As I get closer to my own sommelier exam I start to freak out about certain portions of the exam, one being the blind tasting. I have tasted wines from all over the globe, at various price points, but not until this last year or so have I really paid close attention to the qualities, the variables, and the nuances attributed specially to the region of wine I am tasting.
I have tried on many occasions to find tasting groups locally, with little luck. Most of those groups are groups of friends getting together to drink wine and socialize, not necessarily focus or learn about the actual wine... Don't get me wrong, they are still a lot of fun, but they are rarely events for serious learning. So when life doesn’t produce the lemons you need for your perfect lemon drop martini, you go get-you those lemons you need and make that martini a good one…. Thus the Portland tasting group was born.
It was actually my husband's idea to start a group, knowing I have many friends studying for various sommelier certifications, so why not bring us all together to learn together?
The first group started this past Monday.
At my suggestion I wanted to start with either Loire Sauvignon Blanc’s, or German Rieslings (mostly for my own curiosity of how those compared with counterparts in other parts of the world I am used to drinking)… it turned out we did both.
We just couldn’t decide… and it was 80 degrees out and we were in my beautiful back yard, so why not… both varietals are super thirst quenching… something you need on a warm day.
We started out by just inviting a couple people, so we could get a feel for the format we are going to be most comfortable with. So we were all okay that this first group may be a trial and error experience.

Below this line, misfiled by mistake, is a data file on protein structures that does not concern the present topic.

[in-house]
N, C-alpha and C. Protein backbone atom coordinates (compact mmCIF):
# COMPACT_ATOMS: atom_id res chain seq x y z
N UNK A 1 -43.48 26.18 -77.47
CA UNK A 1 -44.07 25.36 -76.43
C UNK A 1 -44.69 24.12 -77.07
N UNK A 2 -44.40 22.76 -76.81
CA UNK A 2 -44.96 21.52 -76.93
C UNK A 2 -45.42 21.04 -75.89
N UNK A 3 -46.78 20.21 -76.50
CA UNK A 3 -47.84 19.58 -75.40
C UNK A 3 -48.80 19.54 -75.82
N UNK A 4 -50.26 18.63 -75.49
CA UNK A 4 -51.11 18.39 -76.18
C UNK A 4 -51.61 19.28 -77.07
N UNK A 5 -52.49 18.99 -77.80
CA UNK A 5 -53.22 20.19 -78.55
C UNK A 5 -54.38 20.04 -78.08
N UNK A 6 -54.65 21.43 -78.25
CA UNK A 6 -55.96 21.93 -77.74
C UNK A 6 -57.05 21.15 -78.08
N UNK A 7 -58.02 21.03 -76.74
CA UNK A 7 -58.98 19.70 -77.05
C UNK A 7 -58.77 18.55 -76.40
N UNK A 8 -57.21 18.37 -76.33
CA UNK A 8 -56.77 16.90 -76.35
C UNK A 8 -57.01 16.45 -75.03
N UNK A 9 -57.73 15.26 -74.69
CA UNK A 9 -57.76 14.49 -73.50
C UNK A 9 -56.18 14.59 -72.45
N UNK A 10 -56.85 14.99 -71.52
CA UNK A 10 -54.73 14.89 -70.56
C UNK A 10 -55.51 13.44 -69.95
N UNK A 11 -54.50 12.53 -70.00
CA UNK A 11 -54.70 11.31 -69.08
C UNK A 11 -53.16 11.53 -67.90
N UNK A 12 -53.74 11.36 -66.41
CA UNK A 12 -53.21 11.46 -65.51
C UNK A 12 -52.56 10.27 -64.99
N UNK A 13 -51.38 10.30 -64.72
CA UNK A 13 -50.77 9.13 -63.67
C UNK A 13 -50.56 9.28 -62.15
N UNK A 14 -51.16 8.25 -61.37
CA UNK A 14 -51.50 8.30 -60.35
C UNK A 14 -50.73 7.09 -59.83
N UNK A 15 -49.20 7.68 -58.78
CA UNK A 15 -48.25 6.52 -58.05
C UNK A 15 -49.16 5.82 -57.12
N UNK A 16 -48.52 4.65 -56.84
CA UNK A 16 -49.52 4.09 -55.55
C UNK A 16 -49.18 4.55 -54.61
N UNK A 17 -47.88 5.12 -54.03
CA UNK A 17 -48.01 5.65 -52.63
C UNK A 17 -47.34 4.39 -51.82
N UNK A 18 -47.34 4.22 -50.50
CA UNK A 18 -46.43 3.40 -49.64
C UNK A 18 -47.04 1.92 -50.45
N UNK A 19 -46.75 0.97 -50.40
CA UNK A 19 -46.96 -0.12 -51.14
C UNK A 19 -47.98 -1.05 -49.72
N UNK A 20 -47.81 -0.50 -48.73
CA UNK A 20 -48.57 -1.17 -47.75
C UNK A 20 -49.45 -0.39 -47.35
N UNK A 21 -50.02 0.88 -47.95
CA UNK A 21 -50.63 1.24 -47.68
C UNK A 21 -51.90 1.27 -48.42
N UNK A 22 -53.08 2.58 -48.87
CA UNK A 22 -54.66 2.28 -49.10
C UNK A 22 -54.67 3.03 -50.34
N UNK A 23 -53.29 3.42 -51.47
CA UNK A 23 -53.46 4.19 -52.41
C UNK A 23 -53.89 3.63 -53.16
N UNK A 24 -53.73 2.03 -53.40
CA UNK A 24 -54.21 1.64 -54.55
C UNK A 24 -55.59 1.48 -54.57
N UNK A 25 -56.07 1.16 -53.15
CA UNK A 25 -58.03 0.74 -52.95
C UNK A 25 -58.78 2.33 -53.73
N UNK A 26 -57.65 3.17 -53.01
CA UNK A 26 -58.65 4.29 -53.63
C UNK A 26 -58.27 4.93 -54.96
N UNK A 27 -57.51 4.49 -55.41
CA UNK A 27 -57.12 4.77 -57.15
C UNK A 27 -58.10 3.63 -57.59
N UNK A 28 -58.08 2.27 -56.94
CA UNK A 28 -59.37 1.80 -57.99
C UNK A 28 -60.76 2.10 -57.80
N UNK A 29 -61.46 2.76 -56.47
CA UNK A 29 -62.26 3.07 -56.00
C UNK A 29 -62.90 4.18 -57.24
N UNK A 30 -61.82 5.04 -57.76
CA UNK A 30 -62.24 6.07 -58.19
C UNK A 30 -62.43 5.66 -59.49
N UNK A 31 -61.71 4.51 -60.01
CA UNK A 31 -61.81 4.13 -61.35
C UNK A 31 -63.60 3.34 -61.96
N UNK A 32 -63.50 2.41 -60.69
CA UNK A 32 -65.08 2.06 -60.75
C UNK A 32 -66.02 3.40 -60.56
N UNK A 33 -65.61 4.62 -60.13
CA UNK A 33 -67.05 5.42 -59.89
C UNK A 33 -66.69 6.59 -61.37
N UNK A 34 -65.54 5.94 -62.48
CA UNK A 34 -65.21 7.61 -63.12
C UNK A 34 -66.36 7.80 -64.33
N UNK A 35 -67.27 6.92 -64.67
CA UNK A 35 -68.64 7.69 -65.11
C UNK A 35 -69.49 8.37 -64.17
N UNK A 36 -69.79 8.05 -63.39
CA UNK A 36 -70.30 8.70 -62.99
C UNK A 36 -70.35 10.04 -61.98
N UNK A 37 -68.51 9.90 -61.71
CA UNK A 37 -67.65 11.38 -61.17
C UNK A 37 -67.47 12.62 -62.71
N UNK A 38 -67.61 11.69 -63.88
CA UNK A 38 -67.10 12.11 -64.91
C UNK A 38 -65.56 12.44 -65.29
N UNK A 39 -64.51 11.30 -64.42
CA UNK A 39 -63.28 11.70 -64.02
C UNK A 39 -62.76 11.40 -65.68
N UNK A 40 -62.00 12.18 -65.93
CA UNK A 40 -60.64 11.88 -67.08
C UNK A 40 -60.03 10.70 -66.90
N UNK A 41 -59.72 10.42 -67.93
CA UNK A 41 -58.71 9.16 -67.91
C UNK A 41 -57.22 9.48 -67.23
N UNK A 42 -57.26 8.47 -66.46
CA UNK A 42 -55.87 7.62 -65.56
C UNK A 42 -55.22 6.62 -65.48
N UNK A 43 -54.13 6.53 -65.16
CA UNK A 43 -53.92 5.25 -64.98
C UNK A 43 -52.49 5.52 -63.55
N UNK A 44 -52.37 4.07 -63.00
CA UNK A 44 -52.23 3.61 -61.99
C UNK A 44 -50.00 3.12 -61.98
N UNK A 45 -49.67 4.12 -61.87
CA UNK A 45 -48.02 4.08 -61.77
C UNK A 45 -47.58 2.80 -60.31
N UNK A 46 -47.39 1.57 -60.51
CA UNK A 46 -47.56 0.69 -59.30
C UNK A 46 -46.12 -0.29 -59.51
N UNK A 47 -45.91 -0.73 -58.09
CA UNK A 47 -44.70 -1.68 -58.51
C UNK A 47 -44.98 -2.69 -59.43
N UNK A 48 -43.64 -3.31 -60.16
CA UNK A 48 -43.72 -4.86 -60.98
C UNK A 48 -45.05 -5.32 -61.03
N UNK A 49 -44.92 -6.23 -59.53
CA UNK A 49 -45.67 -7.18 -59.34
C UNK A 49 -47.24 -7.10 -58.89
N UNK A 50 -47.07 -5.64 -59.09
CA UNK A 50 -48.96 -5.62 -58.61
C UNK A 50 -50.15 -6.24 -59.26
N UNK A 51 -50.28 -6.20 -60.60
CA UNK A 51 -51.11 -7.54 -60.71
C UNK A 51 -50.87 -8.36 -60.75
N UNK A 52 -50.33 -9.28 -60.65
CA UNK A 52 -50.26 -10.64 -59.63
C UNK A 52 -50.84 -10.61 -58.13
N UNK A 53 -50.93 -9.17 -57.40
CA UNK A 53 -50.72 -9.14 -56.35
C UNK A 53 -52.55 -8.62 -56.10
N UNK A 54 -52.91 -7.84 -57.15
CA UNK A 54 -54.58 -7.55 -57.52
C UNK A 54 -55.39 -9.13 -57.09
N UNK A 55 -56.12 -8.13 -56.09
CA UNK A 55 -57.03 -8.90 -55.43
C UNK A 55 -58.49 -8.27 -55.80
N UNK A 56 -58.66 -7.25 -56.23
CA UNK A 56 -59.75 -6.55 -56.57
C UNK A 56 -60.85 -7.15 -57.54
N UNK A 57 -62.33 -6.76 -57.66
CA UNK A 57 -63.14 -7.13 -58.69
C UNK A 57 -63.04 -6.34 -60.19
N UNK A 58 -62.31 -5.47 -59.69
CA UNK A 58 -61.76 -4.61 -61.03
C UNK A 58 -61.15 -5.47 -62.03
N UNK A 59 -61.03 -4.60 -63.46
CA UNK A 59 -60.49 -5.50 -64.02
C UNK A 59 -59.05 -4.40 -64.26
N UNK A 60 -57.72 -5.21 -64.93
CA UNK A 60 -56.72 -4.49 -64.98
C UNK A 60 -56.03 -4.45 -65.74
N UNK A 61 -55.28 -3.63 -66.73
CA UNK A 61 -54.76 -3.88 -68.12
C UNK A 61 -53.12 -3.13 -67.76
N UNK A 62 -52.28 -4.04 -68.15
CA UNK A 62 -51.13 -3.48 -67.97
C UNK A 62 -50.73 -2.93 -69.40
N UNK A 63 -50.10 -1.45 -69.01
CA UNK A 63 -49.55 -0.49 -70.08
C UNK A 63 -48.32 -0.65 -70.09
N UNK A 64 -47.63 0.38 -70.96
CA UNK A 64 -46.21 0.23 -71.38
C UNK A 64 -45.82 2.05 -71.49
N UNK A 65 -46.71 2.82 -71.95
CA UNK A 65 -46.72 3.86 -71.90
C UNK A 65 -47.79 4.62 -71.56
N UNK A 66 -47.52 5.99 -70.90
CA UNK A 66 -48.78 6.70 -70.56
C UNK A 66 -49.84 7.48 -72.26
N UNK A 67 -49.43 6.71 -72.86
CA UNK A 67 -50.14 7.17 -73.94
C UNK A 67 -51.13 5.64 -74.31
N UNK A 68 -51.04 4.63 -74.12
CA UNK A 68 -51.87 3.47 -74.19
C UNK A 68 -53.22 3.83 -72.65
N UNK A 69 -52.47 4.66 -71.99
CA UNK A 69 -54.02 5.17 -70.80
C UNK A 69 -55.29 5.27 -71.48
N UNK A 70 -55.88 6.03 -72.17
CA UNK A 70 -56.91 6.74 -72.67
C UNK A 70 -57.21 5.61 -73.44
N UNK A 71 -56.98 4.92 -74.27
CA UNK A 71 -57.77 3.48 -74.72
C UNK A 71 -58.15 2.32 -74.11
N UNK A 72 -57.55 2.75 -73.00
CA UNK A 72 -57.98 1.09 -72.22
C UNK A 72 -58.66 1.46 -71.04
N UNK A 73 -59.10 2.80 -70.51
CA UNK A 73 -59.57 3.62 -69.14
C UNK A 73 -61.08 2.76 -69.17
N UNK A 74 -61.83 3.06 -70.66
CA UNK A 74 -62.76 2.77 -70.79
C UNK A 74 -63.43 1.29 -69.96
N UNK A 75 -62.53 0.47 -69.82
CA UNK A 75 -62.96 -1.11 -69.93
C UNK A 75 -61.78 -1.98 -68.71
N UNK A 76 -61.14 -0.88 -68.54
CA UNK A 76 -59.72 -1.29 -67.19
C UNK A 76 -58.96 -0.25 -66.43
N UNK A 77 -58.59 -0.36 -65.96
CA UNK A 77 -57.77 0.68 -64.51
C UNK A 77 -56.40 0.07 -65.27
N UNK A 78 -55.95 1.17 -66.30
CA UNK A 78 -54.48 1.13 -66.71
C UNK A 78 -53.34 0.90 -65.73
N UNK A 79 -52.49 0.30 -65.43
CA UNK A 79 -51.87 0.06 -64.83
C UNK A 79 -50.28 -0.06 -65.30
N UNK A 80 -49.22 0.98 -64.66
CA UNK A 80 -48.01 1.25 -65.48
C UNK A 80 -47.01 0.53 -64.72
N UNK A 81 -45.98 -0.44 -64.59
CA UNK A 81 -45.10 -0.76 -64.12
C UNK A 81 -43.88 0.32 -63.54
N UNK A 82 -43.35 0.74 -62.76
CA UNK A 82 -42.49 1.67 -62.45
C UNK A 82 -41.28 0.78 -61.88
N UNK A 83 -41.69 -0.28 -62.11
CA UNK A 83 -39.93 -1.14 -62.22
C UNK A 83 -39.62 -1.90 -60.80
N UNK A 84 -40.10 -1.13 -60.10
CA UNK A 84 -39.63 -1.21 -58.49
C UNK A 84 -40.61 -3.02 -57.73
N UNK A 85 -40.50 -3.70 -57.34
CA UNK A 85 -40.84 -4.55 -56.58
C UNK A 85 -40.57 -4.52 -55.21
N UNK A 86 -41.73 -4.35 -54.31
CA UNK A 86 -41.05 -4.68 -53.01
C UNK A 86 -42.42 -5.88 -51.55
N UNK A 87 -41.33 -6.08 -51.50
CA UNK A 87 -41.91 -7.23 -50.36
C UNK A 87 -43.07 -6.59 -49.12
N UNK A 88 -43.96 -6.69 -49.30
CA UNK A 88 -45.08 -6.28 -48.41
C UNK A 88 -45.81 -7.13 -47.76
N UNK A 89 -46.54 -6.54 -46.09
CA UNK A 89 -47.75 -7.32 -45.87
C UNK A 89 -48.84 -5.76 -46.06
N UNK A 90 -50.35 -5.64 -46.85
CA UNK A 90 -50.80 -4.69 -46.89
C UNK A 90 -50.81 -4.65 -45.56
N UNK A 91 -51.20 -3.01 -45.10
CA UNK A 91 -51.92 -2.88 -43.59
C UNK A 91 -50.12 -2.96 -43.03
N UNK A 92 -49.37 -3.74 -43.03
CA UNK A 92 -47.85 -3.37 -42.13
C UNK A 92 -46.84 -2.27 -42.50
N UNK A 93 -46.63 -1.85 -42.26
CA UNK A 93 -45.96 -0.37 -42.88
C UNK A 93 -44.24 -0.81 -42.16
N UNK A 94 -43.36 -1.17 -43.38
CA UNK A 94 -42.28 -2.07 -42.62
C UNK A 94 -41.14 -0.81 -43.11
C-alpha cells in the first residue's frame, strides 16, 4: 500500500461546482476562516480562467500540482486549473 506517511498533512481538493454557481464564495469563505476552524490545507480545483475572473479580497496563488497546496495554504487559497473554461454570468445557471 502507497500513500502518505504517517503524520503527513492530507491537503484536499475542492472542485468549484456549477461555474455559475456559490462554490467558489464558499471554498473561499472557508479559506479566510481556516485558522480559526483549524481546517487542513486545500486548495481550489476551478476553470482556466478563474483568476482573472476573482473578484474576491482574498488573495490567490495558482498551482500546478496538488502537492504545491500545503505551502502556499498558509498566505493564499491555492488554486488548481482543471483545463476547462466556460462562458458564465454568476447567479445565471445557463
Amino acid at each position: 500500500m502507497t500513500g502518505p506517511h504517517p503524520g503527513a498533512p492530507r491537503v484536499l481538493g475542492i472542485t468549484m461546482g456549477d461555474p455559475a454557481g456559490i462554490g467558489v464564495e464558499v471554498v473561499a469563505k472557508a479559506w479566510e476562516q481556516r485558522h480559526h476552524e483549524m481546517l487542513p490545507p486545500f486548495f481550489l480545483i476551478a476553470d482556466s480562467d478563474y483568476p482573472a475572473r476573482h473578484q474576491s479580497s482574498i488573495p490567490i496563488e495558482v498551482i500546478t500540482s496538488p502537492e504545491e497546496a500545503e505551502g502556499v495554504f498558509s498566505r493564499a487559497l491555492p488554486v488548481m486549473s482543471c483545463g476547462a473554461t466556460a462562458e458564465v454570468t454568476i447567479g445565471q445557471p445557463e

Timothy brought 3 wines; 2 Sancerres (in half-bottles… Great idea for small groups… I will explain the significance later) and 1 Mosel Riesling. We provided 1 Pouilly-Fumé and 2 Mosel Rieslings
We started with the most obvious choice, the drier crisper Sancerre’s & Pouilly-Fumé which are all made from Sauvignon Blanc grapes and grown in the Loire Valley of France. There was no rhyme or reason to our tasting order.
2006 Lucien Crochet Sancerre
Notes: Very pale in color (we were also outside on a super sunny day, so that may have attributed to our perceived color of the wine). Touch of grapefruit, green apple, lemon, and mineral tones. The most mild and mellow of the group but still a crowd pleaser.
Timothy brought a ½ bottle of this, and no mention of a price, but online research looks to be between a $20-$25 for the full 750 ml bottle.
2007 Hippolyte Reverdy Sancerre
Notes: Very clear in color. More predominate citrus notes with some good tang and spice with great acidity. Maintained great fruit with a stony (almost wet stone) mineral undertone.
It had some zip and flair and I liked it! Nice!
Another Timothy ½ bottle donation. Looks to be approx $25 for full 750ml bottle.
Next… moving on to Sancerre’s neighbor, Pouilly-Fumé (also Sauvignon Blanc)
2004 Marc Deschamps Pouilly-Fumé Les Porcheronnes
Notes: Steely and tangy with strong lemon notes and lip strong acidity. We detected just a hint of oak on the mouth with more lemon peel shining through. Probably the most complex and elegant of the Loire lineup. $20-$25 retail
Next stop… Germany’s Mosel-Saar-Ruwer
***NO PICTURES AVAILABLE... BOTTLES WERE KIDNAPPED BEFORE PHOTO SESSION BEGAN :( ***
It was a hot day, so why not throw in some thirst quenching Mosel Rieslings?